Amanda Vinicky

It'll be 2016 before Illinois' top political leaders meet again, as a historic stalemate grinds on. 

City of Wheaton website

Illinois has more individual units of government than any other state. A report approved Thursday by a gubernatorial task force says that ought to change.

Eliminating the requirement that governments print public notices in newspapers, allowing citizens to use referendum to dissolve units of local government, and repealing the prevailing wage (which stipulates what construction workers get paid for government projects): These are the recommendations that'll be included in the report.

Amanda Vinicky

Gov. Bruce Rauner and the legislative leaders went half a year without all getting together, but Thursday they met for the third time in as many weeks ... most of them anyway.  A major player was missing.

The private meeting in the governor's office lasted an hour and 40 minutes.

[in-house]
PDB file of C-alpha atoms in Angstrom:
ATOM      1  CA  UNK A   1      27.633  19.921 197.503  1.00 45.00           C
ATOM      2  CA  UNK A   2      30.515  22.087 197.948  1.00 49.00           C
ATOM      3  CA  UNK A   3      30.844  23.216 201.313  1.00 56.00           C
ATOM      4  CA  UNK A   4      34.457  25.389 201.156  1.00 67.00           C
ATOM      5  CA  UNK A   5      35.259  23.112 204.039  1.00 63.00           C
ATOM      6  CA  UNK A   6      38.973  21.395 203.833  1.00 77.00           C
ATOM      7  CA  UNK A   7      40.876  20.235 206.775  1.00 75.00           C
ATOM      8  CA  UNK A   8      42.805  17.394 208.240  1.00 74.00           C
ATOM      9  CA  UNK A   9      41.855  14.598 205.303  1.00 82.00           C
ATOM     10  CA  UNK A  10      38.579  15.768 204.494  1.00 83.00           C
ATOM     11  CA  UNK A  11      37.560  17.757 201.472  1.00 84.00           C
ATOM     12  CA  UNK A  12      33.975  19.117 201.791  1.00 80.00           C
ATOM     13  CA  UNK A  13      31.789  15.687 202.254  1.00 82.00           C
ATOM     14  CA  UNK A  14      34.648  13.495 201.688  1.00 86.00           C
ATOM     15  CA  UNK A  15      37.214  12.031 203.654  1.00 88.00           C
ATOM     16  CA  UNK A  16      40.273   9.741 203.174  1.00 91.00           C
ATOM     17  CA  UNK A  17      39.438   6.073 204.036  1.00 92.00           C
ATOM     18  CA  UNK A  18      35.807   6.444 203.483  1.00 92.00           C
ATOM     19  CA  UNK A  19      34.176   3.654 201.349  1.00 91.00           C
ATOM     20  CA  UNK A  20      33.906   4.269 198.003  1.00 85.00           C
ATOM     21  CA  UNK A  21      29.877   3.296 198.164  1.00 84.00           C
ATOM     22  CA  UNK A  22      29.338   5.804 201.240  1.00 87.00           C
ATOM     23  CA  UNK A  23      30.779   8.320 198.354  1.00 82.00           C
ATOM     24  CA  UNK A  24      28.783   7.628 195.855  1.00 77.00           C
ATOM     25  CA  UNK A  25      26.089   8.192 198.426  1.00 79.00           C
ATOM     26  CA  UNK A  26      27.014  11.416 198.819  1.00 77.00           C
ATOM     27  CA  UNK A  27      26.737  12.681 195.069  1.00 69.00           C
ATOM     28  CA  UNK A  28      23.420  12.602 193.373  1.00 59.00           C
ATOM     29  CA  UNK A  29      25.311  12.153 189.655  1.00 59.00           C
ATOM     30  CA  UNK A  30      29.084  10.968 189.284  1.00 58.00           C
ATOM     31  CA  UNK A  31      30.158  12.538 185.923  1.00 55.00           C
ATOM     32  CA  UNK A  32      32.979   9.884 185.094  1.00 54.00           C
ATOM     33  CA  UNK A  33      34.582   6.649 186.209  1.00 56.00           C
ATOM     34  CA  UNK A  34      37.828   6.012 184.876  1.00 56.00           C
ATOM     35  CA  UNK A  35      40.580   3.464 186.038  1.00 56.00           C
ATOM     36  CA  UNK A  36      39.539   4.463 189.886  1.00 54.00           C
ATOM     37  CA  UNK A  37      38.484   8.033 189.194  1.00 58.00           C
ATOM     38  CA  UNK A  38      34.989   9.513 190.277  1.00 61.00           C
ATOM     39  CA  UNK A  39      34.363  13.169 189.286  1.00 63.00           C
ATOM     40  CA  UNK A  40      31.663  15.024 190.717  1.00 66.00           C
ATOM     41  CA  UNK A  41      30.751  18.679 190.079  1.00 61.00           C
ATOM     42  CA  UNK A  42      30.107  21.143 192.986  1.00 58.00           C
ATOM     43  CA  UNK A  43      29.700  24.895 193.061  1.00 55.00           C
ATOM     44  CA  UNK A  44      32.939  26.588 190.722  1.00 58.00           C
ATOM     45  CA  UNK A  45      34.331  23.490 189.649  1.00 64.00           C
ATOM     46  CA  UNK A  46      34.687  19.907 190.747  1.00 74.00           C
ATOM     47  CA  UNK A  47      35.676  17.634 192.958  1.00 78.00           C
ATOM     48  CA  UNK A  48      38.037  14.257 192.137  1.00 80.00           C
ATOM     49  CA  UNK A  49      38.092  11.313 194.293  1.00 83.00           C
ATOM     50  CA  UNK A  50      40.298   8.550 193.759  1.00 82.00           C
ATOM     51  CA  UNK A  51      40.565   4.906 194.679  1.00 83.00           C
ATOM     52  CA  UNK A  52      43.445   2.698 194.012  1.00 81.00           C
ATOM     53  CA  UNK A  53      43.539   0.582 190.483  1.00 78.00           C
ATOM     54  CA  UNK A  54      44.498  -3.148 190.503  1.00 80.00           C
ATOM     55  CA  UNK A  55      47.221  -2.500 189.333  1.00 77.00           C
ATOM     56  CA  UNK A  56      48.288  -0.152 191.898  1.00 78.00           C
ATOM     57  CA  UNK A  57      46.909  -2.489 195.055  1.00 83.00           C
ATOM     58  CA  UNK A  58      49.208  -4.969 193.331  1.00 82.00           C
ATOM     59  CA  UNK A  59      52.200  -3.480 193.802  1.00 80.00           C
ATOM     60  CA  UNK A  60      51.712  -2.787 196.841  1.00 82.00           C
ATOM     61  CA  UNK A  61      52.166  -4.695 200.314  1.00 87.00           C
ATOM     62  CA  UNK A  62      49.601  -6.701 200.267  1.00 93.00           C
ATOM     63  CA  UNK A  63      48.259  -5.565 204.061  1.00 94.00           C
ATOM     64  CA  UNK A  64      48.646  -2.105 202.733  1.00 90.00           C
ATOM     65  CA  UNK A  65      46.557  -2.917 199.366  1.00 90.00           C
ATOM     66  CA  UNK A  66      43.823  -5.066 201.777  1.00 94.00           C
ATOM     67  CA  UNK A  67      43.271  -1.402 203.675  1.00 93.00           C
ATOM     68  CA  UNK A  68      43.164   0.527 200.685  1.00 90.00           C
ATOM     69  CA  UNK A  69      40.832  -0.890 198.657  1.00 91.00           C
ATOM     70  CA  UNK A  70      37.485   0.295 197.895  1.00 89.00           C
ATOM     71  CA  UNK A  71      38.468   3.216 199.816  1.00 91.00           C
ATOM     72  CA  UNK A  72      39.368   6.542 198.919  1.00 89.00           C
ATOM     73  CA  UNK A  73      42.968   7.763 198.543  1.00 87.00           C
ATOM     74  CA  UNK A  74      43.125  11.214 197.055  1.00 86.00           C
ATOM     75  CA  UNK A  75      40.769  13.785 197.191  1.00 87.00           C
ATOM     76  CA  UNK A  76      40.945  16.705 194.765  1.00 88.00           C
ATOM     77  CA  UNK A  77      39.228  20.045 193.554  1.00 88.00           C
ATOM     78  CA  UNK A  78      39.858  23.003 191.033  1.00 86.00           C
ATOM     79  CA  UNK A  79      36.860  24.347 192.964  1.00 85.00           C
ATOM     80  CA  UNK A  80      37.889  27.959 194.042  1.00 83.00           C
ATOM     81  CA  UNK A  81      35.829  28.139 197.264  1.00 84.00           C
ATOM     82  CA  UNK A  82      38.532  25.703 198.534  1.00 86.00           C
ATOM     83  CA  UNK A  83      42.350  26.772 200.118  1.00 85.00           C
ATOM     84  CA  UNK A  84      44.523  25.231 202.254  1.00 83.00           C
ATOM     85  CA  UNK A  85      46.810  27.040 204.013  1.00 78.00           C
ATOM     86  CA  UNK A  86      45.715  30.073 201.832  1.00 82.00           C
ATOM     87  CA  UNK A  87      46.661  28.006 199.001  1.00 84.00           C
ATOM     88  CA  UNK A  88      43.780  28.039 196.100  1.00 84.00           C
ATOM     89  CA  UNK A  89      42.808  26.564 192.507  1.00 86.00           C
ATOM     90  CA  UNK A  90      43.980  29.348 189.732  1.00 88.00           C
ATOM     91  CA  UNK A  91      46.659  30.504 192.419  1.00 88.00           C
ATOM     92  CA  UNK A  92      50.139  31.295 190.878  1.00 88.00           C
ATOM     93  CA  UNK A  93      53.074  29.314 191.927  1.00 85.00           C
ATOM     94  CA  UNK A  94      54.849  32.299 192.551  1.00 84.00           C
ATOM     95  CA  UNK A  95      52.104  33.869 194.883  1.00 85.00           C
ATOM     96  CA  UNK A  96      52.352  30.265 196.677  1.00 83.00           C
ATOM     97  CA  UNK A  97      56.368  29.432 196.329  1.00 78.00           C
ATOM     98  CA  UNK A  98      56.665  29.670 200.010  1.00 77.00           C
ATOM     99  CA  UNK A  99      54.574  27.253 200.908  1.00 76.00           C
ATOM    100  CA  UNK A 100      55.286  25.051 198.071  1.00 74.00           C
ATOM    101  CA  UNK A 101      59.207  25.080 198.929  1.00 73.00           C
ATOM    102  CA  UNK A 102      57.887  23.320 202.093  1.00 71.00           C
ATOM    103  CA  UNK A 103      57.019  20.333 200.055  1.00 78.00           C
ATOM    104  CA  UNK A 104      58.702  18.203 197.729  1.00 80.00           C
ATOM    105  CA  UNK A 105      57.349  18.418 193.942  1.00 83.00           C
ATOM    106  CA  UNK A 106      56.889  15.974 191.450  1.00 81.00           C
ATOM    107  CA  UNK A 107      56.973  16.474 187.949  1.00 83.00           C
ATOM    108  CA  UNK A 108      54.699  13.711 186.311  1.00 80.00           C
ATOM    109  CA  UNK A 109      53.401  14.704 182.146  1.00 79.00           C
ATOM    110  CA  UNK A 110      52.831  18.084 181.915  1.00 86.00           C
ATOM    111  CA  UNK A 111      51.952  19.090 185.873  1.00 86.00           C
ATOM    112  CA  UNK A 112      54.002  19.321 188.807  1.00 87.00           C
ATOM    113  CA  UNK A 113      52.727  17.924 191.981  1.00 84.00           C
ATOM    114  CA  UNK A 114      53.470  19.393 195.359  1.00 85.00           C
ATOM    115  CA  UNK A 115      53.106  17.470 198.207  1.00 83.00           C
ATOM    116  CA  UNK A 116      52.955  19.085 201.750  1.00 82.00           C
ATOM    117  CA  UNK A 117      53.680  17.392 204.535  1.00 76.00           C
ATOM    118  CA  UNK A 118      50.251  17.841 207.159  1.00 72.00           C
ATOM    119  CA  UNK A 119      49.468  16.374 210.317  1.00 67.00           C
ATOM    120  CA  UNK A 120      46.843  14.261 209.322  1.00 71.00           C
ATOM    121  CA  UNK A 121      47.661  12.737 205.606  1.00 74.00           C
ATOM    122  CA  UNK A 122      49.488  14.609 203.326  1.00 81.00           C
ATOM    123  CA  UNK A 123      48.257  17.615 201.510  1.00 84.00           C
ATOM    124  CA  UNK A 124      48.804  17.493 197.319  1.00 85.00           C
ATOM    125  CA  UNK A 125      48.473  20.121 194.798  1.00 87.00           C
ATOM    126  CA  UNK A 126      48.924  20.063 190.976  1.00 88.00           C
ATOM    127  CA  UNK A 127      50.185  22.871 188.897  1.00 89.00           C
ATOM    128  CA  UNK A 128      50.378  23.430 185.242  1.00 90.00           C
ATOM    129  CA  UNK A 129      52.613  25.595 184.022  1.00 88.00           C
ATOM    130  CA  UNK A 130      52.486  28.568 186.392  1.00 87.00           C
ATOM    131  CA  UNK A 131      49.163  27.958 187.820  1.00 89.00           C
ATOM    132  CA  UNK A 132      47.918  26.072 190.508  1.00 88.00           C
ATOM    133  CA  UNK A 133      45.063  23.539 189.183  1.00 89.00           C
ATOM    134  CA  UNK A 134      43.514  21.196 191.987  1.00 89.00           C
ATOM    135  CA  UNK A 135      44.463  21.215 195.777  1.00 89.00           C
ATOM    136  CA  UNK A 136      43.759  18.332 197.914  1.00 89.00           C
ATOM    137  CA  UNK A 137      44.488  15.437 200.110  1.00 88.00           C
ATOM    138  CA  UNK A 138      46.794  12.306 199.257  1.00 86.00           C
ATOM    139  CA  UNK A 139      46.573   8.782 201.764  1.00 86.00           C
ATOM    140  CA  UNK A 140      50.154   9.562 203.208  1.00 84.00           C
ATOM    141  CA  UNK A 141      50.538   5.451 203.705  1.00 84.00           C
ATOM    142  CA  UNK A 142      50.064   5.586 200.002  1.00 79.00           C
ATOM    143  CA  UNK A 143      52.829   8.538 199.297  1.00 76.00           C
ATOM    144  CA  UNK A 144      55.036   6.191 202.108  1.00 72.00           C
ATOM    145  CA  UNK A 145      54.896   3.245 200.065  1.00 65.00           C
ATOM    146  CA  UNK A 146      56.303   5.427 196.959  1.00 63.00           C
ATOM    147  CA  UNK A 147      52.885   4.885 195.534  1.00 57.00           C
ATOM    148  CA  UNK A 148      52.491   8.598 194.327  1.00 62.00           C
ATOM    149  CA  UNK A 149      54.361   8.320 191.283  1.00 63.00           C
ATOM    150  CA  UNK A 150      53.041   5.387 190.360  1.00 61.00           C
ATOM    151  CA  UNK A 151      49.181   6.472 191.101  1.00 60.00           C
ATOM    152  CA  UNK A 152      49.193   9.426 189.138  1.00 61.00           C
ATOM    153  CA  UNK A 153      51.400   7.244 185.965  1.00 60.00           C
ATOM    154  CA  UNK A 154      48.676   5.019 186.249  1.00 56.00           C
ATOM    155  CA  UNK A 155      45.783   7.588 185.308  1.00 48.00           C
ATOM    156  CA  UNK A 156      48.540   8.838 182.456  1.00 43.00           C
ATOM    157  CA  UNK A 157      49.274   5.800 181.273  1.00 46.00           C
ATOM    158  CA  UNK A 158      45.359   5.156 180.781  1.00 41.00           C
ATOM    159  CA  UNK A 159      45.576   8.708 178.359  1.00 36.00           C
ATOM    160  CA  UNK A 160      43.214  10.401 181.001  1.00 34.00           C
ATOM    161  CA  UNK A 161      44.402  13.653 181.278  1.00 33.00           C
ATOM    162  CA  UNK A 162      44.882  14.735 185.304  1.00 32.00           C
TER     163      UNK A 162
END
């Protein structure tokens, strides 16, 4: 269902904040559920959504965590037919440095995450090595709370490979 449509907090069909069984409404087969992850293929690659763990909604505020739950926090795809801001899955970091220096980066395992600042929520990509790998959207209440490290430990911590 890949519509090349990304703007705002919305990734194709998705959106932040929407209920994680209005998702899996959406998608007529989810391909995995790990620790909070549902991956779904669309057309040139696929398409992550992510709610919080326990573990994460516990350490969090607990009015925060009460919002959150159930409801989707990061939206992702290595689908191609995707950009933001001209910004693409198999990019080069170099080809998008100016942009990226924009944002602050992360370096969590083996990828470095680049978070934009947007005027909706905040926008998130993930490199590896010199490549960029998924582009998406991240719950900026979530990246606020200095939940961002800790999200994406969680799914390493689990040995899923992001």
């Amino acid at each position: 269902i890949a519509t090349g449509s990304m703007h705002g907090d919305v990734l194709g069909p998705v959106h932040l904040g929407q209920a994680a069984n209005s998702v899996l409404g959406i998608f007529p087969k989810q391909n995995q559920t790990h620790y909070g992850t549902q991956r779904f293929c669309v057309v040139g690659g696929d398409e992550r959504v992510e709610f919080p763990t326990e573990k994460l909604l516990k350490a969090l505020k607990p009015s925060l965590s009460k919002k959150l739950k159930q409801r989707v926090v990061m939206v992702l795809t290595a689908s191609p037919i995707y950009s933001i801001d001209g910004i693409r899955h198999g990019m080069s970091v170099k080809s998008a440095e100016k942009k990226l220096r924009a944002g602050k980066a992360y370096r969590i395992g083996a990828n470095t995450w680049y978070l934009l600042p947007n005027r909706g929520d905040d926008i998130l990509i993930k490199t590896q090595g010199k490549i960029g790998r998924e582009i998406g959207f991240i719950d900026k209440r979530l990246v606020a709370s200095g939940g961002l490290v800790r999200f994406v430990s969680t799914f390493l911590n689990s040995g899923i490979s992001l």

Senate GOP Leader Christine Radogno described it as a "good" meeting.

"We are still talking about the same issues we've been talking about," she said. "We'll be digging in a little deeper on pensions and workers' comp. We also talked about redistricting reform, term limits."

hot dogs neon sign
Jeremy Brooks / via Flickr.com/jeremybrooks

Even though much of Illinois government is operating without a budget, the state is still looking to spend money. Right now, on Illinois’ procurement website, there are dozens of notices. Reporter Kurt Erickson returns to State of the State for a procurement primer.

TRANSCRIPT: From NPR Illinois, it’s State of the State. I’m Brian Mackey, and the state of the state today is on a buying spree.

SOUNDBITE: "And they ran out of hot dog spice, or wiener spice, as I called it. And they had to go out and try to find some and emergency purchase."

Evalyn Sanguinetti at Inauguration 2015
Brian Mackey/WUIS

The finishing touches are going on a plan to streamline local government costs.